If woman is specially charged with the battle against evil in her professional and domestic realms, might each woman’s assent also mysteriously restore life in those entrusted to her?

Every woman likes to think, Of course I care about having a better relationship. Of course I want a strong influence. Of course I want to be closer to God. But most of the time we only submit to others if they deserve it or if we’re going to gain from it ourselves somehow. We think submission is weak.

When we survey the tangled, contentious messes and gaping deficiencies in our relationships and the sin in our lives, we don’t think first, for example, Let me surrender what I want so he can have what he wants.

We don’t hurry to ask ourselves, How can I be crazy generous in this confrontation, in this day, in this moment? What springs to mind first is rarely How can I receive this person, faults and all?

Instead, we think, I’d love to be less selfish, but he doesn’t appreciate me. Or I want to experience renewal in my relationship, but he has to apologize first.

We prevaricate and deflect behind You go first. You say you’re sorry and I might forgive you. You change and I might change. You be transparent and then I’ll be transparent. You stop fighting, and then I’ll stop fighting.

But “God entrusted the human being to woman” because she has a specific sensitivity to the human person’s true welfare. I am woman; renewal begins with me. I must repent of my gracelessness, return everything involved to God’s provision, re-enter the communion of God’s embrace, and relate to others in and with the supernatural grace that flows from that yes. In doing so, I am open and able to receive those around me, flaws and all.

Mary shows me that spiritual power and authority rests in submission to God. The redemption of my terrifying hot mess begins with me. I, too, must re-enter community in the same way I left it: returning to God, and returning to others. Like Mary, I can receive the word of God in truth and return all that pertains to me to his provision.

In returning I reclaim my rightful dignity and mysterious influence as woman, fearless and immovable. In reclaiming my dignity I am able to safely re-enter relationships, accepting in his grace all those around me with their faults intact; and in re-entering I reproduce the Word in the world.

Like Wonder Woman the superhero, and Mary, Woman of Wonder, we do battle with the forces of evil. We triumph not with fists or firepower, but with submission to the superhuman power of grace. Mary shows us that a woman who does it well reflects the rightful dignity of a true and powerful feminine mystique that carries great spiritual weight.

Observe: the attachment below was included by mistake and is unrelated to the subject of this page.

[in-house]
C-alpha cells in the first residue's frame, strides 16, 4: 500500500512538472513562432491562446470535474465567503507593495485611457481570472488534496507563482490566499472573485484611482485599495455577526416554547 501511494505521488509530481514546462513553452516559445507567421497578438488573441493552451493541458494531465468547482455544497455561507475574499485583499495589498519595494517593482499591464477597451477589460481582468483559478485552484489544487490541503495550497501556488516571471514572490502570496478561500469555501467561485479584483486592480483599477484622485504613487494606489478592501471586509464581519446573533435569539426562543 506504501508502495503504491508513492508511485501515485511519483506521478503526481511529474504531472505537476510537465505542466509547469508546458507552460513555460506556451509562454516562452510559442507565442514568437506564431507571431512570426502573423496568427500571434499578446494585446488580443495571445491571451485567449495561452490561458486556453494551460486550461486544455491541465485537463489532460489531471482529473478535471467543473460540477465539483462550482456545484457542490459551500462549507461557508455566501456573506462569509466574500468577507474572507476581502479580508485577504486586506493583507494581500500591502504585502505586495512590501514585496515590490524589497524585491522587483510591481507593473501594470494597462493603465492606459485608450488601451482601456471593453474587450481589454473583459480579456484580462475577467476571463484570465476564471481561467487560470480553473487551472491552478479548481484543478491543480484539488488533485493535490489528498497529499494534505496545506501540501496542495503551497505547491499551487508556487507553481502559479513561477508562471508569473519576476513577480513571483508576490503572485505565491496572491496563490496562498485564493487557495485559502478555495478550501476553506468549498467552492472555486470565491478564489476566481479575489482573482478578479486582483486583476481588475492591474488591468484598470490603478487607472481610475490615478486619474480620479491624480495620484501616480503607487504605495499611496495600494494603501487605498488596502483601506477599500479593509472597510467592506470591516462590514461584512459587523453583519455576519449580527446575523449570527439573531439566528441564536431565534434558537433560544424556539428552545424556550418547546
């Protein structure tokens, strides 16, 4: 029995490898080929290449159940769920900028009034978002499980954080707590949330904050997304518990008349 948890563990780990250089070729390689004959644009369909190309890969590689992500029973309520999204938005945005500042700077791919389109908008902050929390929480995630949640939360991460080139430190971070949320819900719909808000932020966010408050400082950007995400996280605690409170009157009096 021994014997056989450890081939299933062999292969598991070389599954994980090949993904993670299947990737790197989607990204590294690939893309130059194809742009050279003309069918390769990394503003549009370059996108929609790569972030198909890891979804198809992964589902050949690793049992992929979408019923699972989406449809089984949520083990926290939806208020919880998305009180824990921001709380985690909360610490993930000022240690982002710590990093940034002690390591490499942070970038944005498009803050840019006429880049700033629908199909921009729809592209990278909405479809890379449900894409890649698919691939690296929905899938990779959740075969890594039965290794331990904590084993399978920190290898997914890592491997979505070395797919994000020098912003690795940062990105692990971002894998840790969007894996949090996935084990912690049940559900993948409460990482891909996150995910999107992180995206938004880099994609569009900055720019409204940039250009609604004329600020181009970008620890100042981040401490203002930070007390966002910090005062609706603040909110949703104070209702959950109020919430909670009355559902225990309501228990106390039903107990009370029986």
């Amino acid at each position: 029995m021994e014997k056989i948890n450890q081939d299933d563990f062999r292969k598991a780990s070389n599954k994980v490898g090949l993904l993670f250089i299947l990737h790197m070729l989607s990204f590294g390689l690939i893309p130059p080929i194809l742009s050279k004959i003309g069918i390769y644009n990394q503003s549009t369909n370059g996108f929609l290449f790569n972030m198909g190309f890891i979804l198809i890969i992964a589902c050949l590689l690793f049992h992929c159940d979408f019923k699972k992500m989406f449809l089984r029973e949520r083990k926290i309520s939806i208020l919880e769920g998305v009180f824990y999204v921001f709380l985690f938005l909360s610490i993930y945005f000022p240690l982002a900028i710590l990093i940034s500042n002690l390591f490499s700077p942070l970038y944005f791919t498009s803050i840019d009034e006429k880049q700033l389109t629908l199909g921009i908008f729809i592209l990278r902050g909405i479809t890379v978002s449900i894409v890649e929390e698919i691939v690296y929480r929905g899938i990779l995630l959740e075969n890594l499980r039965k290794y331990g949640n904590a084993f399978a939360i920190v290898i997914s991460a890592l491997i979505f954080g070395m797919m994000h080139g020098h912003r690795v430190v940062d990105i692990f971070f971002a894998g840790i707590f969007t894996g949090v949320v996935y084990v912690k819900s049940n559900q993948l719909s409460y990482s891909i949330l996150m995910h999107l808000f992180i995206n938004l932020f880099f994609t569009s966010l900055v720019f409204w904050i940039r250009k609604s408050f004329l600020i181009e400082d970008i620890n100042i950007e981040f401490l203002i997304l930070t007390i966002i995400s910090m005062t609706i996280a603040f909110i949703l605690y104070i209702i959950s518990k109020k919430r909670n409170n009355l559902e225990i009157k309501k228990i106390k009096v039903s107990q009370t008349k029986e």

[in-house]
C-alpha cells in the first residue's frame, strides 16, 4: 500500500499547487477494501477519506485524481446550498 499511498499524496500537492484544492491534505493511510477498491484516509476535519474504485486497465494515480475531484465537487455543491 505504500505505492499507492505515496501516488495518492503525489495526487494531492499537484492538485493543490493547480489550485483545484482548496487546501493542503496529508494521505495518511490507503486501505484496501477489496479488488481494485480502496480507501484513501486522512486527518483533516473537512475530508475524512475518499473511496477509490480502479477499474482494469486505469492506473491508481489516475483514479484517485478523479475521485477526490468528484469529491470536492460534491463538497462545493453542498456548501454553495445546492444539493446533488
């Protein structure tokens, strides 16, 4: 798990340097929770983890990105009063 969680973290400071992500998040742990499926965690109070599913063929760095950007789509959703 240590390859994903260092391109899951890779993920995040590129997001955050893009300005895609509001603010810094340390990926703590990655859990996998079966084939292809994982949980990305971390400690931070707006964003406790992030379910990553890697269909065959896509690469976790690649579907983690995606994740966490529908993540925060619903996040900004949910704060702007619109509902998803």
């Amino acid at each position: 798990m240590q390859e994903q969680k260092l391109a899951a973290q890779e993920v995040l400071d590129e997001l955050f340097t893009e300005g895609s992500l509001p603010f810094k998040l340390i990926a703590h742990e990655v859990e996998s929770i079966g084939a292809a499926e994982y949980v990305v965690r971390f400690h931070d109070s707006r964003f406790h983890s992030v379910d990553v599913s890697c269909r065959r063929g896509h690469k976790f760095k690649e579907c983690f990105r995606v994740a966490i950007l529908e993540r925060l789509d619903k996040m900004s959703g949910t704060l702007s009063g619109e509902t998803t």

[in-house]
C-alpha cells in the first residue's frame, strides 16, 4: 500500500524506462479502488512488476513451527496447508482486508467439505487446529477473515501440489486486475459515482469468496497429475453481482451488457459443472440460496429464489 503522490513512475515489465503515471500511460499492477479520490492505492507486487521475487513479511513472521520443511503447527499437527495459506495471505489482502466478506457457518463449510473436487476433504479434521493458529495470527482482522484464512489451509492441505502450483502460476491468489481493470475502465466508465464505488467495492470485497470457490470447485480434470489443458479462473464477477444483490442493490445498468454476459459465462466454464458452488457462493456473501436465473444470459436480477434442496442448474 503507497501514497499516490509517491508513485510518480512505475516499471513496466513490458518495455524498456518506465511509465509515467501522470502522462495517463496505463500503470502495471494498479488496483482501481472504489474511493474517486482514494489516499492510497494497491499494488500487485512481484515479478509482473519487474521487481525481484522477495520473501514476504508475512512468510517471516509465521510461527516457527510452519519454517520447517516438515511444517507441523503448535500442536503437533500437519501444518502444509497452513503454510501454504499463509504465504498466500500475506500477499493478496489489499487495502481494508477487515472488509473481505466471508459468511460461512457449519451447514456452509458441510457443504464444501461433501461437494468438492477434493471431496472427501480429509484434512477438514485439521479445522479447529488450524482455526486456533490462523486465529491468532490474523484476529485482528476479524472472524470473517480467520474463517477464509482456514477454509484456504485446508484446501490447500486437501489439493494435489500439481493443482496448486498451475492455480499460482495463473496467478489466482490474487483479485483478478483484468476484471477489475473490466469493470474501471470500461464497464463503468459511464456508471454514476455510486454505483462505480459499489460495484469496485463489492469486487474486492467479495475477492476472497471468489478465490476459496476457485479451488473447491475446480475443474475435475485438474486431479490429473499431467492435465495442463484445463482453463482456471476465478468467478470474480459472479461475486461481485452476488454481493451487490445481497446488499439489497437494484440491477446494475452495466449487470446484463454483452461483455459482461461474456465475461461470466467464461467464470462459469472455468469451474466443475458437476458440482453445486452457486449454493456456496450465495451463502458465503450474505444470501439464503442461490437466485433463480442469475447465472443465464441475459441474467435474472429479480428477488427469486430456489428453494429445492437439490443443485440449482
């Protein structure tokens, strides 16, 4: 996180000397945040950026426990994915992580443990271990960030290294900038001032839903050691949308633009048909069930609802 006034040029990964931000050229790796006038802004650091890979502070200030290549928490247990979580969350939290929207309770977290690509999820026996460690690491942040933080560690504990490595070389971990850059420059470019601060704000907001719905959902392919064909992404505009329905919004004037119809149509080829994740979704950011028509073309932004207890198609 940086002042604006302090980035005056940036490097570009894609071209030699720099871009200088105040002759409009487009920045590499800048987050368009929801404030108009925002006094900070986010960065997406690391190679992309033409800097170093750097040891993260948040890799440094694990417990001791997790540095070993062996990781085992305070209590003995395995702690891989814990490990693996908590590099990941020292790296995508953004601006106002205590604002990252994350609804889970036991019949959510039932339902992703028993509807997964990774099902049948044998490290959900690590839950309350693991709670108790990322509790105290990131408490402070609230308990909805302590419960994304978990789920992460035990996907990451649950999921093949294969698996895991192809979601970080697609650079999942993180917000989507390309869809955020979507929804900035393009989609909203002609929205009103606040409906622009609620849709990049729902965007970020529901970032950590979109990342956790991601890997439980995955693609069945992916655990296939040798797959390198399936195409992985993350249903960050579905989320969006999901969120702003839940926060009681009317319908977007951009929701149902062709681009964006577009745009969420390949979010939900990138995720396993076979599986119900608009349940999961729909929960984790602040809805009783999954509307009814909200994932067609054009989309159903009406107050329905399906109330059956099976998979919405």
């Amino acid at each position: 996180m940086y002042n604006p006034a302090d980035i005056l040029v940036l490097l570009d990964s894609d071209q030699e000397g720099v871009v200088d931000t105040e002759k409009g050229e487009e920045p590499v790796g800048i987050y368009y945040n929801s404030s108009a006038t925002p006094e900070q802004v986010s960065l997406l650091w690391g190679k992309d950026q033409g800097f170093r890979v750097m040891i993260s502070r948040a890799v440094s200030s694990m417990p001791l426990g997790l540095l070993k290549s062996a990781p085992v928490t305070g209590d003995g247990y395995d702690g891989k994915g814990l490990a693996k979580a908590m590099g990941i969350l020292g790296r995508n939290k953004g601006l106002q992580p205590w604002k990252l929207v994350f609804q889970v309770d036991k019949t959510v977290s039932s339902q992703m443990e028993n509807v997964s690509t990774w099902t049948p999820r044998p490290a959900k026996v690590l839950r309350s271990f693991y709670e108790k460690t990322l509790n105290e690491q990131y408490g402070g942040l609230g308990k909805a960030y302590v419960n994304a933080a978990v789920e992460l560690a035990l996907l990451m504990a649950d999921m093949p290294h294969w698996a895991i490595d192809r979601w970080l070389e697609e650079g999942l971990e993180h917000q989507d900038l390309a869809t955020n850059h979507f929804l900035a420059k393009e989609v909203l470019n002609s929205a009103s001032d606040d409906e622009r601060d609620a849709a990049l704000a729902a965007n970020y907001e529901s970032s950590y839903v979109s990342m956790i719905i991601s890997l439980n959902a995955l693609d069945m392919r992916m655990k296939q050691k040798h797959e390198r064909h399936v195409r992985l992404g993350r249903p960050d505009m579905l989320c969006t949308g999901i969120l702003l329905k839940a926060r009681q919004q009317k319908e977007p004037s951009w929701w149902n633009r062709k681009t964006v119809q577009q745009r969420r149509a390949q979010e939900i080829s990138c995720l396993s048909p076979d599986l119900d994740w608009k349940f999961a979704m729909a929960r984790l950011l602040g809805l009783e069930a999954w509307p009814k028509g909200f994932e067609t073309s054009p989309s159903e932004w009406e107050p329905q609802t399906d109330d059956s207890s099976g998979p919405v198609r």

I am a woman of wonder. I must go first.


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Sonja Corbitt

Sonja is a Scripture evangelist, wife, homeschooling mother, author and radio show host from Nashville. Her Bible study show, Bible Study Evangelista, broadcasts on Breadbox Media. Her books are available wherever books are sold. Find her at biblestudyevangelista.com.

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  • disqus_hueGzmzpbq

    After reading this – my value judgment is one of our presidential candidates must be the anti-woman(Mrs. Clinton).

  • Gabe

    I too thank you for this article. I am particularly intrigued with your thoughts in the sentence “That, to me, … suggests that Eve both enjoyed and abused some sort of profound influence prior to the Fall,” (The full sentence can be found under the heading “THE WOMAN”, 5th section at the end …). I would be grateful for any elaboration (speculations?) you might be willing to share re Eve enjoying some “profound influence”. And would there be “abuse” prior to the fall?

    • Sonja Corbitt

      Well (purely speculatively), I was thinking along the lines of her influence with Adam. She obviously influenced him to sin, thereby abusing her influence. What do you think?

  • Monica Lynne

    When I was a junior in high school, my English teacher asked our class to share a fictional character in literature to whom we could most relate. When it came my turn to share, I proudly declared “Beth” from the novel by Louisa May Alcott, Little Women.

    I remember the look of disgust and/or confusion on my teacher’s face. She was not happy with my answer and even questioned if I had named the right March sister. Her reaction surprised me. To me, Beth was a character who was selfless and kind; she was shy, unassuming, talented and wise beyond her years. She died at an early age, partly due to her selflessness in caring for those less fortunate. Although the story centered mostly on Jo, the rebellious sister who longed to do the things men could do, it was Beth who, in her quiet and feminine way, stole the hearts of every other character in the book. Her loyalty to her femininity and the role she played within it didn’t take away from the influence she had on the lives of those around her….and that attracted me to her.

    Looking back, it is sad to me that my teacher would have preferred I had answered, “Jo” instead of “Beth.” It made her uncomfortable that I aspired to be like someone that, in her mind, was sickly and weak. I have to admit, at the time, I wondered if she was right. As a 16-year old kid, i questioned myself, but today I know the power of a woman who ponders things in her heart and acts in harmony with her feminine genius.

    Thank you for your article.

    • Sonja Corbitt

      My privilege; thank you for reading us!